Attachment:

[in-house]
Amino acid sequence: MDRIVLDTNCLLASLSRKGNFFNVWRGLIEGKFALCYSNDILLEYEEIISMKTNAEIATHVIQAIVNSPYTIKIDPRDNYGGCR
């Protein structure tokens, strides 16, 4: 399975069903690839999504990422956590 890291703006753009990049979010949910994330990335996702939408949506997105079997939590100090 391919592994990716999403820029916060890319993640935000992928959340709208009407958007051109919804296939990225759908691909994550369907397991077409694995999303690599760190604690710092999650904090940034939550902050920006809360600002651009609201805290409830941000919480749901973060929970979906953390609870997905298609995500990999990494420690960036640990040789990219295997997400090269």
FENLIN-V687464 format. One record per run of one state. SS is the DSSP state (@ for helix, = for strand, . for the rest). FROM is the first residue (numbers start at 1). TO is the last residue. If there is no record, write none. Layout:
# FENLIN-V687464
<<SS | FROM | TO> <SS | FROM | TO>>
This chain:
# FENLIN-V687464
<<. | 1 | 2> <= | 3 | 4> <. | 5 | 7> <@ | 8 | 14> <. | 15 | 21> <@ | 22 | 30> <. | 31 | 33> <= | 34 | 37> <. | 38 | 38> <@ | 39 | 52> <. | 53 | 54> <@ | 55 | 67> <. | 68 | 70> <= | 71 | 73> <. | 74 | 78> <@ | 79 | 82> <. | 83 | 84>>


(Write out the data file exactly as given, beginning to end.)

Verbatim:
[in-house]
Amino acid sequence: MDRIVLDTNCLLASLSRKGNFFNVWRGLIEGKFALCYSNDILLEYEEIISMKTNAEIATHVIQAIVNSPYTIKIDPRDNYGGCR
């Protein structure tokens, strides 16, 4: 399975069903690839999504990422956590 890291703006753009990049979010949910994330990335996702939408949506997105079997939590100090 391919592994990716999403820029916060890319993640935000992928959340709208009407958007051109919804296939990225759908691909994550369907397991077409694995999303690599760190604690710092999650904090940034939550902050920006809360600002651009609201805290409830941000919480749901973060929970979906953390609870997905298609995500990999990494420690960036640990040789990219295997997400090269």
FENLIN-V687464 format. One record per run of one state. SS is the DSSP state (@ for helix, = for strand, . for the rest). FROM is the first residue (numbers start at 1). TO is the last residue. If there is no record, write none. Layout:
# FENLIN-V687464
<<SS | FROM | TO> <SS | FROM | TO>>
This chain:
# FENLIN-V687464
<<. | 1 | 2> <= | 3 | 4> <. | 5 | 7> <@ | 8 | 14> <. | 15 | 21> <@ | 22 | 30> <. | 31 | 33> <= | 34 | 37> <. | 38 | 38> <@ | 39 | 52> <. | 53 | 54> <@ | 55 | 67> <. | 68 | 70> <= | 71 | 73> <. | 74 | 78> <@ | 79 | 82> <. | 83 | 84>>